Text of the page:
In general, most of the time we choose to snow it should be implemented on the second draw. As previously discussed, when we pat on the first draw we are representing a relatively weak badugi range and if we wait until the third draw it is too late in regards to maximizing turn fold equity. However, with some of our slightly better draws it may be optimal to take two draws in an attempt to make a real hand before ultimately choosing to snow-pat on the final draw.

For example, suppose an aggressive opponent opens from the button, we three-bet from the small blind with 3Heart Suit 5Diamond Suit 7Spade Suit, the villain calls, and both players draw one. In this scenario, there’s some chance we hold the best hand although we might be a small underdog in that regard. Still, we should play the hand as if we are in the lead and if we choose to snow it’s probably best to wait until the third draw

As opposed to prior examples where we started out with rougher draws, with the 3Heart Suit 5Diamond Suit 7Spade Suit we can make stronger badugis and should our tri hand (three-card hand) currently be in second place, we may be able to grab the lead by reducing our incomplete. Since with this draw we can make stronger hands, we should give ourselves an extra opportunity to do so. Also, given the fact that this is a re-raised pot and our opponent has position there probably isn’t much in the way of turn fold equity to be had anyway should we have decided to snow on the second draw.

In order to defend against possible snows, we should consider our opponent, reflect upon how the hand has been played, and use this information to estimate the relative likelihood that a snow may be in play.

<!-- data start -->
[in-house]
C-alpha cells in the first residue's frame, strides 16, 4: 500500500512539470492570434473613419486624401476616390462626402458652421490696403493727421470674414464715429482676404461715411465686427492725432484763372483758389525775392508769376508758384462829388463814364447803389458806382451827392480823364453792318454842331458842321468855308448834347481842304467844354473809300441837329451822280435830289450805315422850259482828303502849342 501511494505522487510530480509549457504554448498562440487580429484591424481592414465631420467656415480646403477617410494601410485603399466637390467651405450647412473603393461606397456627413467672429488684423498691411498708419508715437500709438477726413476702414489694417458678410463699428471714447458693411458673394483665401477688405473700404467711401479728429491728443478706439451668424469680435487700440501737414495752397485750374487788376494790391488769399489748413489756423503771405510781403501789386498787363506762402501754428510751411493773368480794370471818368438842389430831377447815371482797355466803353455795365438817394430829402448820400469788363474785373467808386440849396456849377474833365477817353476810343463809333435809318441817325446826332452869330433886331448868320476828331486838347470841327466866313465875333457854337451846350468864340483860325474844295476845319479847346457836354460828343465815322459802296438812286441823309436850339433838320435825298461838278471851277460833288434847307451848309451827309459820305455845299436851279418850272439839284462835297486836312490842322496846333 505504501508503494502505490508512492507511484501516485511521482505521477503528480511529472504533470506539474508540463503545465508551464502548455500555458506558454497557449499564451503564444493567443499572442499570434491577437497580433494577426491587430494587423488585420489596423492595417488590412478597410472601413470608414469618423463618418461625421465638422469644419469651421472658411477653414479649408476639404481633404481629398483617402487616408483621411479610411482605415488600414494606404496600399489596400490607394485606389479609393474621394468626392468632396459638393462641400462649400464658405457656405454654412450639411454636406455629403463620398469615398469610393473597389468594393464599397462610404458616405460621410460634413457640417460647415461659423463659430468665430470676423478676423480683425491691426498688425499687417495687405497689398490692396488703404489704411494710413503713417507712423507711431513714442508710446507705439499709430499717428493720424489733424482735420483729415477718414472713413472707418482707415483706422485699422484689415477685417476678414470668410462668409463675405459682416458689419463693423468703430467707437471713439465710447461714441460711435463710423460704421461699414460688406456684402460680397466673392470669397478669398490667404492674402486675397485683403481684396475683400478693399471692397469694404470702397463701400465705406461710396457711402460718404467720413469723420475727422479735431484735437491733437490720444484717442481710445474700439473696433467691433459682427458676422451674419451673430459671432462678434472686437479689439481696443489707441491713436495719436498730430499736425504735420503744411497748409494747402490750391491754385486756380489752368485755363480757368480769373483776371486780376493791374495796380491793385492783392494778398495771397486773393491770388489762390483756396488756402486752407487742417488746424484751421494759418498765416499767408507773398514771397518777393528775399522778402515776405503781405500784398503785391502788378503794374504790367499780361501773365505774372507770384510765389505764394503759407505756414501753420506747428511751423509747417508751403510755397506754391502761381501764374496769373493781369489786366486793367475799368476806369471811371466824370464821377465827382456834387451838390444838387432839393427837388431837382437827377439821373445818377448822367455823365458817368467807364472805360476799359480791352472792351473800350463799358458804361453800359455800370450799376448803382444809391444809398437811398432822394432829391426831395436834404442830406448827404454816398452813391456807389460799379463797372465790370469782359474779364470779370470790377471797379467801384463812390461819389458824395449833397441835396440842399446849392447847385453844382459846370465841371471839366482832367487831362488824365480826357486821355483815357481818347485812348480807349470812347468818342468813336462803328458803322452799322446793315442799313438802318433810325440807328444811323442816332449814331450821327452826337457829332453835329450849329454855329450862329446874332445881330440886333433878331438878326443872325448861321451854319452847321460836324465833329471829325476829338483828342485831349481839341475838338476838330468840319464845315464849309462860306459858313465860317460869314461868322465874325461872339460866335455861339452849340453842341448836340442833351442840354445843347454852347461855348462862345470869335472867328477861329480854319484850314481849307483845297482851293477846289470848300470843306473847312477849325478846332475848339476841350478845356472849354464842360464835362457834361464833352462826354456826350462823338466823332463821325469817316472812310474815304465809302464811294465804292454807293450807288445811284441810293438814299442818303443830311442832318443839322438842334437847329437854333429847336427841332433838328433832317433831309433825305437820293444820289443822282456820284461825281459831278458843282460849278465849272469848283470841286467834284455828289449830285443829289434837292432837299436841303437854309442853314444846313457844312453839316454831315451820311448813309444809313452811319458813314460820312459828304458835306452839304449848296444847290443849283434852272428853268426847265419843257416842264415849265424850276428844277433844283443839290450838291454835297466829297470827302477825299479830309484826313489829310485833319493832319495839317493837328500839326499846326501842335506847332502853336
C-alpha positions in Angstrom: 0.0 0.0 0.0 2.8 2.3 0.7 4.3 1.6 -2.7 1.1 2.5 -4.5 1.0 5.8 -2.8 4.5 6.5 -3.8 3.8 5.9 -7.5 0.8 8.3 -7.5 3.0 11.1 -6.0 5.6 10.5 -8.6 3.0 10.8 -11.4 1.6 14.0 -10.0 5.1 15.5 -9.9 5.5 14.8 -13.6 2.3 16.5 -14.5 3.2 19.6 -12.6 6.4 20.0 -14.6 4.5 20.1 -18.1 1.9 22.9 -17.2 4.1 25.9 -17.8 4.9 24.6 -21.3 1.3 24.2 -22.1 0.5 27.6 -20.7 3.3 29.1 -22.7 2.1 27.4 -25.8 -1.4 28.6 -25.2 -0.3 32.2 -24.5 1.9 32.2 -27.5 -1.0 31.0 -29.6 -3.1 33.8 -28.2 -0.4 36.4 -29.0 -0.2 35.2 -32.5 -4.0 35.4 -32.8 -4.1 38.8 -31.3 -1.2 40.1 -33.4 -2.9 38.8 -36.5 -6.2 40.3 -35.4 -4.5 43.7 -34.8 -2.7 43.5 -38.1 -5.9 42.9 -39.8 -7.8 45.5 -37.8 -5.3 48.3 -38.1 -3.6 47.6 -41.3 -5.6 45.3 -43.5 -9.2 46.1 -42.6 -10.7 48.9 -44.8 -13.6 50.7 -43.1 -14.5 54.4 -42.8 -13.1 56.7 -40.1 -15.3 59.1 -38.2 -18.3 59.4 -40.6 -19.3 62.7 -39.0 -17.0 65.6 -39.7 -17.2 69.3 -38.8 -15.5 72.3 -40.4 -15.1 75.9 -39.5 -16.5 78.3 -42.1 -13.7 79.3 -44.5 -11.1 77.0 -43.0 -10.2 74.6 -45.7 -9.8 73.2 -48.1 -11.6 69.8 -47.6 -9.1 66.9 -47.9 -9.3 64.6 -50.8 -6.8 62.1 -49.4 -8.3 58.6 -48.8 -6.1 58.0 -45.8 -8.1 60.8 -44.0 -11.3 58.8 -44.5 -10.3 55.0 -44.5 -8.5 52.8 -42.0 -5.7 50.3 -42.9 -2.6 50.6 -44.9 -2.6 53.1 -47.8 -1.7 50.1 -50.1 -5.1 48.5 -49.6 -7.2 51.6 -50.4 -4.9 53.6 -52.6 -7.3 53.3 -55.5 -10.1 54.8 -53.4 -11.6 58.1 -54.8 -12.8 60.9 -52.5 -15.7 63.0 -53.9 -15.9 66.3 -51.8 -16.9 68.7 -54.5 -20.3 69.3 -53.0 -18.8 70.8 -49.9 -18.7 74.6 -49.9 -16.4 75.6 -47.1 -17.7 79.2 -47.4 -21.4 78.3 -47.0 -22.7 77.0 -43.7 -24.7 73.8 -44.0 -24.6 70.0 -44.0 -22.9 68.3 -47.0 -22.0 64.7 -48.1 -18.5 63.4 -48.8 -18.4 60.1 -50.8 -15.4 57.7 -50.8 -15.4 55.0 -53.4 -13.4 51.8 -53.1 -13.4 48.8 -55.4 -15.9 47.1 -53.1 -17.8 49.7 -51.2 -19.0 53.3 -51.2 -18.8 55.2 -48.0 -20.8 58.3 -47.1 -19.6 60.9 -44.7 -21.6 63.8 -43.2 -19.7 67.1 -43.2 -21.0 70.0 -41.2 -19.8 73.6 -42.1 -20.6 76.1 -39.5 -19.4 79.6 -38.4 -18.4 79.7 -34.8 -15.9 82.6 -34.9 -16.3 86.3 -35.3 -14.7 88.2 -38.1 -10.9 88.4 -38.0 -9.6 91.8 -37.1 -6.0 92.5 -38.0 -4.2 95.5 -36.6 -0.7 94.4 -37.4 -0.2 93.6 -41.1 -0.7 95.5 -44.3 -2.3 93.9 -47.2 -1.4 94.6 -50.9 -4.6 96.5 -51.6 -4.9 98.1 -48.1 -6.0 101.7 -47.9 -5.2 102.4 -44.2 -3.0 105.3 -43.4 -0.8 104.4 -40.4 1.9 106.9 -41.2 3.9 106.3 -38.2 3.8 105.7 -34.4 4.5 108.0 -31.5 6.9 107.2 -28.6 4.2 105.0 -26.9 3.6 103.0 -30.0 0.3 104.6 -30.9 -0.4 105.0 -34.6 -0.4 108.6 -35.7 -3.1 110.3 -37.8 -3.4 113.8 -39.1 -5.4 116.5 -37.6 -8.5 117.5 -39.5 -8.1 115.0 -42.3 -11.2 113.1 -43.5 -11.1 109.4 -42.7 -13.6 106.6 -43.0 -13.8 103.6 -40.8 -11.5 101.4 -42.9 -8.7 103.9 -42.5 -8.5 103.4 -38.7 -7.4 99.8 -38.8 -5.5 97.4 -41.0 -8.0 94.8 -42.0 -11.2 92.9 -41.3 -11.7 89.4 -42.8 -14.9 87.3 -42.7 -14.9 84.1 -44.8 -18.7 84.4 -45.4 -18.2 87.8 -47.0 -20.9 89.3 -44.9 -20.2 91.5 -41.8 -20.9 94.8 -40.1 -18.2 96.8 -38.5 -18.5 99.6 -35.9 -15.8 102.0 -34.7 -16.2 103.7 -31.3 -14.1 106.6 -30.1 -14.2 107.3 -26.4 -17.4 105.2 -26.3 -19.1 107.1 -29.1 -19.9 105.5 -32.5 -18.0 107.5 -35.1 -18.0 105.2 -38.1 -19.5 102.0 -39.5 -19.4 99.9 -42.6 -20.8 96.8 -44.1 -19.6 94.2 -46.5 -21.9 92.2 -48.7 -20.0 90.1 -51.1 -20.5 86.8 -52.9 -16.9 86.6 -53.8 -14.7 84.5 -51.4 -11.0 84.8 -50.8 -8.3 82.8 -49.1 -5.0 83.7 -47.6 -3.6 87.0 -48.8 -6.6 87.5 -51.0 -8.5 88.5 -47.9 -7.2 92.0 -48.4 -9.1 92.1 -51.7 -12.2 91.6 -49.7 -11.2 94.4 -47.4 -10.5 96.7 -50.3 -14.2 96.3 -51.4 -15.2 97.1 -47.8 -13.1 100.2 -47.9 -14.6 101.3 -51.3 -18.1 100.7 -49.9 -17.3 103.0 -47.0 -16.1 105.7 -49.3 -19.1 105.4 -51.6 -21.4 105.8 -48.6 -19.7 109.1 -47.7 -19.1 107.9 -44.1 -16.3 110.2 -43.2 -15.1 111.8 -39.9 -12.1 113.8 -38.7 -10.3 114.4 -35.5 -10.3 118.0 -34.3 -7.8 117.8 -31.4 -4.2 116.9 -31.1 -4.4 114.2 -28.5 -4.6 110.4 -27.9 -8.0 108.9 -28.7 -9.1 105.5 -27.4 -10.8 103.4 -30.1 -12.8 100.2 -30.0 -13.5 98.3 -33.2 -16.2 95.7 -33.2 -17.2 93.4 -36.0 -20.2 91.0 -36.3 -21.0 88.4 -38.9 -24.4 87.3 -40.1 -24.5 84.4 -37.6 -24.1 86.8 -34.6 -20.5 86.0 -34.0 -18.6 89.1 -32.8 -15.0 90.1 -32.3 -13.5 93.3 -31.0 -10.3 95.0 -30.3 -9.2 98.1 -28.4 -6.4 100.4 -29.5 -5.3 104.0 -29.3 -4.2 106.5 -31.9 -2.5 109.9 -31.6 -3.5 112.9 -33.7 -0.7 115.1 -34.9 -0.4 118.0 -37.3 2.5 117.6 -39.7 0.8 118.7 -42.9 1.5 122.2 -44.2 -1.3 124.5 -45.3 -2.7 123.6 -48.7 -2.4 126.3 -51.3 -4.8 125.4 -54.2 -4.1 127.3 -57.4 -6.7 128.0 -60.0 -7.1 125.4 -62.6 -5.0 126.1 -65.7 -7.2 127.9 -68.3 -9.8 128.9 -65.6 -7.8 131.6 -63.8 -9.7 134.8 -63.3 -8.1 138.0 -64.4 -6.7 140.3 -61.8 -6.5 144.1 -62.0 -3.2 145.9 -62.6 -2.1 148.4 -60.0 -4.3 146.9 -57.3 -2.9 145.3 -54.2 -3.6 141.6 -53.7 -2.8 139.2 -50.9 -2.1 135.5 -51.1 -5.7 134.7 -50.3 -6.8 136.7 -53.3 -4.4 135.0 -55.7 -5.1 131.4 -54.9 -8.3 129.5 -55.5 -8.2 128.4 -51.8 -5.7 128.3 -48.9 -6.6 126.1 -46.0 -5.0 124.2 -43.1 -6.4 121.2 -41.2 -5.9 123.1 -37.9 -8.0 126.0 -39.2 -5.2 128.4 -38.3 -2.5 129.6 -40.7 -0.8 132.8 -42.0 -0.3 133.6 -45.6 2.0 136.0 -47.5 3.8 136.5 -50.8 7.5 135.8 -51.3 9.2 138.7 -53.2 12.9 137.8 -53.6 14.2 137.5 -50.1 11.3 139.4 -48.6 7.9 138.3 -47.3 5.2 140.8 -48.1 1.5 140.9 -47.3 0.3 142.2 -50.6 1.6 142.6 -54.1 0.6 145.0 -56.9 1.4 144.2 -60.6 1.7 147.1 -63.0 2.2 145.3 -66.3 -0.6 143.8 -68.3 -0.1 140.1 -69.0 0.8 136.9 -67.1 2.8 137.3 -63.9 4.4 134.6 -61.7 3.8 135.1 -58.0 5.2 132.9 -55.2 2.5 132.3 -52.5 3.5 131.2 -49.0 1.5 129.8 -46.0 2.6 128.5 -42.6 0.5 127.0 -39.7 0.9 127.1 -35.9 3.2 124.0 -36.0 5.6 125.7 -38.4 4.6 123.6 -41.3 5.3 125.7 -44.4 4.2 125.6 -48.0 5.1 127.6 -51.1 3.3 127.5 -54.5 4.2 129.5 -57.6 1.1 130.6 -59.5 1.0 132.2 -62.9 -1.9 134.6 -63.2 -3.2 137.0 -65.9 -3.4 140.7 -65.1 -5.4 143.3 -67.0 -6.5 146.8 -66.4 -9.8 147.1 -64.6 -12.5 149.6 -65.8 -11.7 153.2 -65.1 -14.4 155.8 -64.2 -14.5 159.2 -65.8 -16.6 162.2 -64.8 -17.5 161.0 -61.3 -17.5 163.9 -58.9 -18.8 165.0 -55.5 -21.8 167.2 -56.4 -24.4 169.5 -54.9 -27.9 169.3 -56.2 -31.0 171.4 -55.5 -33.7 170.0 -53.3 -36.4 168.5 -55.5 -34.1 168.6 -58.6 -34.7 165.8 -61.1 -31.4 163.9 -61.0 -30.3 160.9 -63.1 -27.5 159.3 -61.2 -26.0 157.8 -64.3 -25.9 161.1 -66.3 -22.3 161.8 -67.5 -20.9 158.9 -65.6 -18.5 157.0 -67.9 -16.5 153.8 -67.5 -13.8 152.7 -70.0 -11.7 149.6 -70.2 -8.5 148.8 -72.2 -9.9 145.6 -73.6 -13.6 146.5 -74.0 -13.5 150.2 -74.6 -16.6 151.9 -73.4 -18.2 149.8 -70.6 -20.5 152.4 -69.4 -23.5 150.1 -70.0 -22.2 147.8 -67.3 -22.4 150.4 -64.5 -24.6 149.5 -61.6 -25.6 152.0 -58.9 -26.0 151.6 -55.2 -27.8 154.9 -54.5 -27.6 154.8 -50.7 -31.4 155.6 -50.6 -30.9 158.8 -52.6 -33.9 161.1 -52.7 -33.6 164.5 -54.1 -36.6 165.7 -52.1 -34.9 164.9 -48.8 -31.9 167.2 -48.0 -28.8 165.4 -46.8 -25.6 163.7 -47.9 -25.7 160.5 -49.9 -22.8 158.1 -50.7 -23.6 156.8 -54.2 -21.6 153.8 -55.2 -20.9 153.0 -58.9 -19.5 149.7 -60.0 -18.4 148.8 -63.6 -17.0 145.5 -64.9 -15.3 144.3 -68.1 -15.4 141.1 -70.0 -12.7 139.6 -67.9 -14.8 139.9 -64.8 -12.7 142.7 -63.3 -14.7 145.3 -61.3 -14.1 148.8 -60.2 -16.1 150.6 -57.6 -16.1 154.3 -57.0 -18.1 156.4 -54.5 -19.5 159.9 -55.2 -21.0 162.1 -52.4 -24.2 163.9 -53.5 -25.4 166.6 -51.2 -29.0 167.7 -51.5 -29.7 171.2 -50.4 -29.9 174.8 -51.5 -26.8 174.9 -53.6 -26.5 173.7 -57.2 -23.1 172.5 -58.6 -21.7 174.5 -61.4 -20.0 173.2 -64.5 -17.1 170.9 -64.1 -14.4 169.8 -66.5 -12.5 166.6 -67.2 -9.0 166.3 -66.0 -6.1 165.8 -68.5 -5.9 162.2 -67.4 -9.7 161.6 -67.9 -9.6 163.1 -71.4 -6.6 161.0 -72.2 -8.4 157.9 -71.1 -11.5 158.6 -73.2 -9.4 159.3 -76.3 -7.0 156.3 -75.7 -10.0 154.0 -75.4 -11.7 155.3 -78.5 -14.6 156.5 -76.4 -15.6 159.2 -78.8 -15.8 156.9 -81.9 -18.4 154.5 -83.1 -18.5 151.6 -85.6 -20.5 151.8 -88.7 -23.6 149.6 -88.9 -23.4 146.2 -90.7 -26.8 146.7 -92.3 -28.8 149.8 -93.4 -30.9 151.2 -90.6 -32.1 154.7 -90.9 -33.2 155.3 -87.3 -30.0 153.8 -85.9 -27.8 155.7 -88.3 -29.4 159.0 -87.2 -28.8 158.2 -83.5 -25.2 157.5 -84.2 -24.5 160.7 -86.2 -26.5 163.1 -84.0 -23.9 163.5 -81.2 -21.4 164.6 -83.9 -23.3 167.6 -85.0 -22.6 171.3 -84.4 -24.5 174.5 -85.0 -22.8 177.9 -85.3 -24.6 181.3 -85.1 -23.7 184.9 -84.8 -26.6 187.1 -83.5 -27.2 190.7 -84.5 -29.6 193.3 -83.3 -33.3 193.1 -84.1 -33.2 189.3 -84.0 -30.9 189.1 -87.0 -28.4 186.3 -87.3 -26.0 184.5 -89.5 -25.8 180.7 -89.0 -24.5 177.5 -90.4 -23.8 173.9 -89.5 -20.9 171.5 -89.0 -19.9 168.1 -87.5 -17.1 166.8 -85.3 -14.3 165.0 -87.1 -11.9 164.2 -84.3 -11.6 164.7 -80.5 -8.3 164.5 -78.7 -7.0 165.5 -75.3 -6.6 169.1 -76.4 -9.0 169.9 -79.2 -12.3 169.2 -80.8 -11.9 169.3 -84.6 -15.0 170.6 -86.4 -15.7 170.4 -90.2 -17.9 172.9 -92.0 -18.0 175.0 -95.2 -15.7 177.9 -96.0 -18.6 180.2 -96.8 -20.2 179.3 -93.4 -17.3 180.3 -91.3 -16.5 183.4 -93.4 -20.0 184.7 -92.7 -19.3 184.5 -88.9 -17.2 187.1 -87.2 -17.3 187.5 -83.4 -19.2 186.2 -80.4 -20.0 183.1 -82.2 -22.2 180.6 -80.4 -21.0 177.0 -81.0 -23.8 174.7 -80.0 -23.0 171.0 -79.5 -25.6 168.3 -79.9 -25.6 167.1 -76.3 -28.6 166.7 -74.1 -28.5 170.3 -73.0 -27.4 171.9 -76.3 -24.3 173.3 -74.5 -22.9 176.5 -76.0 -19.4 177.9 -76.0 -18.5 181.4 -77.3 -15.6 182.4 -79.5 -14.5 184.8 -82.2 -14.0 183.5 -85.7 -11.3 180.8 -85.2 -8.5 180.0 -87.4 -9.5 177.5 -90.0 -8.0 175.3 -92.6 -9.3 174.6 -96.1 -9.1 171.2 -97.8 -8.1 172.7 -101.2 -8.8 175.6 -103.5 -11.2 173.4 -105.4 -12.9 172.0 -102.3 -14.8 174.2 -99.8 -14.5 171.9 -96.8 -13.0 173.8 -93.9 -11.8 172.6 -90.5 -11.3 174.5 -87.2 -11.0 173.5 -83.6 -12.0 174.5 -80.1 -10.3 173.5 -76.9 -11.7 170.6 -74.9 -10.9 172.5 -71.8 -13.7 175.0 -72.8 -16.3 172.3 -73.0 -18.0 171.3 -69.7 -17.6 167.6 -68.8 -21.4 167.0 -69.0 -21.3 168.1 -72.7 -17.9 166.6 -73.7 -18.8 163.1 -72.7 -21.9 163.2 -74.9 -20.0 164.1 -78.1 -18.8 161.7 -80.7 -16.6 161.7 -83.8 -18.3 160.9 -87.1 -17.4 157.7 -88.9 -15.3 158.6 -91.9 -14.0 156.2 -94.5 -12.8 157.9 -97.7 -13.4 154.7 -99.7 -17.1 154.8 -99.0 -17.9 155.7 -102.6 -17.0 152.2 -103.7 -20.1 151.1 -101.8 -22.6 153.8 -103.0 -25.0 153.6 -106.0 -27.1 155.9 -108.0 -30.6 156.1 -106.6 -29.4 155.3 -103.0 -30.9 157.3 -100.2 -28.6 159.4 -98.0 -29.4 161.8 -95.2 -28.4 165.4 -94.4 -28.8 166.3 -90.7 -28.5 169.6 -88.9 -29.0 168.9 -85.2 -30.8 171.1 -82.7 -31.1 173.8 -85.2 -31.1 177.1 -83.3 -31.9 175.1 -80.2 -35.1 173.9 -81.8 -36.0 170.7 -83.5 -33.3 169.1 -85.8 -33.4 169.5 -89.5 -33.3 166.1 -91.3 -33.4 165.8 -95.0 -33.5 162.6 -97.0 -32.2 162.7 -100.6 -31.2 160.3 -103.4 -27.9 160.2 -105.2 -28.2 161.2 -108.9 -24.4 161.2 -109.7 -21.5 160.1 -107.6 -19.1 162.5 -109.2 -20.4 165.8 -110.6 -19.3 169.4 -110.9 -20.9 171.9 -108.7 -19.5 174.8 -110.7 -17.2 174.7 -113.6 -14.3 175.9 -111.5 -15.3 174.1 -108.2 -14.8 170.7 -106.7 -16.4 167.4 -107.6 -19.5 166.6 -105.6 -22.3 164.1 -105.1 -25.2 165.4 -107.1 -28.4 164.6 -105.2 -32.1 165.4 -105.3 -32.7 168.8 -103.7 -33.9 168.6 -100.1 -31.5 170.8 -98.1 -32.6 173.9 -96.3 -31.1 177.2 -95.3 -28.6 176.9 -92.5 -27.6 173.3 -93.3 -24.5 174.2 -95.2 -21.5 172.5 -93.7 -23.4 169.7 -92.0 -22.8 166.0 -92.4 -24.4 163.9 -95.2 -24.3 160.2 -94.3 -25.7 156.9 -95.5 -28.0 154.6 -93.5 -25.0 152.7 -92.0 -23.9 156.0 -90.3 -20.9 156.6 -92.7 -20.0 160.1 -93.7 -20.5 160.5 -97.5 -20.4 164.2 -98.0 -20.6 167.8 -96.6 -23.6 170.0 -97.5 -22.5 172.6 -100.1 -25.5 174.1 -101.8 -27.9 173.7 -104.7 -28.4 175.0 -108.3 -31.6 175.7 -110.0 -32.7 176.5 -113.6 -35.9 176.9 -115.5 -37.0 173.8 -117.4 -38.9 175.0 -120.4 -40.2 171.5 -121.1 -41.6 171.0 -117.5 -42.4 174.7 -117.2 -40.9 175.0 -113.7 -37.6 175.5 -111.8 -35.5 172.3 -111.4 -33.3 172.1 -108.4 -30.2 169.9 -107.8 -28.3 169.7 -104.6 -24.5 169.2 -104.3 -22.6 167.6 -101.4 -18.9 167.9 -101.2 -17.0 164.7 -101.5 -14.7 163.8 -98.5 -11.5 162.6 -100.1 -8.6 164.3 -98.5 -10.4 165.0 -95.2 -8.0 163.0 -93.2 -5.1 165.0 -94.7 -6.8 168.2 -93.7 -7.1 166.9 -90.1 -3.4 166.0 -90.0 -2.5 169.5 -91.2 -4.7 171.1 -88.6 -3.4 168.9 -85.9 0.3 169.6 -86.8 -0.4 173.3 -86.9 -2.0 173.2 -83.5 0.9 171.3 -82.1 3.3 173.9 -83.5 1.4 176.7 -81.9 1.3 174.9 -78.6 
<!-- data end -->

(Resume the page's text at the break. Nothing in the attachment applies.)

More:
Consider a hand where an aggressive opponent opens on the button, we defend the big blind with AHeart Suit 3Spade Suit, and on the first draw we draw two while our opponent takes one. We fail to improve on the first draw but make the automatic call on the flop getting good odds. On the second draw we improve to AHeart Suit 3Spade Suit 5Club Suit and make an easy check-call on the turn as we very well could have improved to the best hand.

Unfortunately, our opponent was pat on the second draw and we failed to make a badugi on the final draw. If he bets the river, we should most often look up this aggressive player as he very well could have started with a rough draw that he decided to snow.

We should, however, fold the strongest of our bluff catchers (even A-2-3) in hands where it’s highly likely our opponent started with a strong three-card badugi. For example, suppose we open from early position and get re-raised by the hijack who initially draws one. If he pats at any point in the hand, we should tend to believe it’s a real hand.

Before the first draw against an early position opener and with so many people left to act it’s highly unlikely our opponent would three-bet without quite a good hand. It doesn’t have to be a premium holding, but the probability is low that villain has a rough holding that he would choose to turn into a bluff.

In order to effectively defend against potential snows, we should sometimes call with three-card fives and possibly worse, however in other situations it is correct to fold A-2-3. We should not simply make our call or fold decisions based upon the absolute strength of the hand we hold. In all forms of poker, it’s crucial to understand the context in how a hand was played in order to make the best possible decisions at the table. ♠

Kevin Haney is a former actuary of MetLife but left the corporate job to focus on his passions for poker and fitness. He is co-owner of Elite Fitness Club in Oceanport, NJ and is a certified personal trainer. With regards to poker he got his start way back in 2003 and particularly enjoys taking new players interested in mixed games under his wing and quickly making them proficient in all variants. If interested in learning more, playing mixed games online, or just saying hello he can be reached at haneyk612@gmail.com.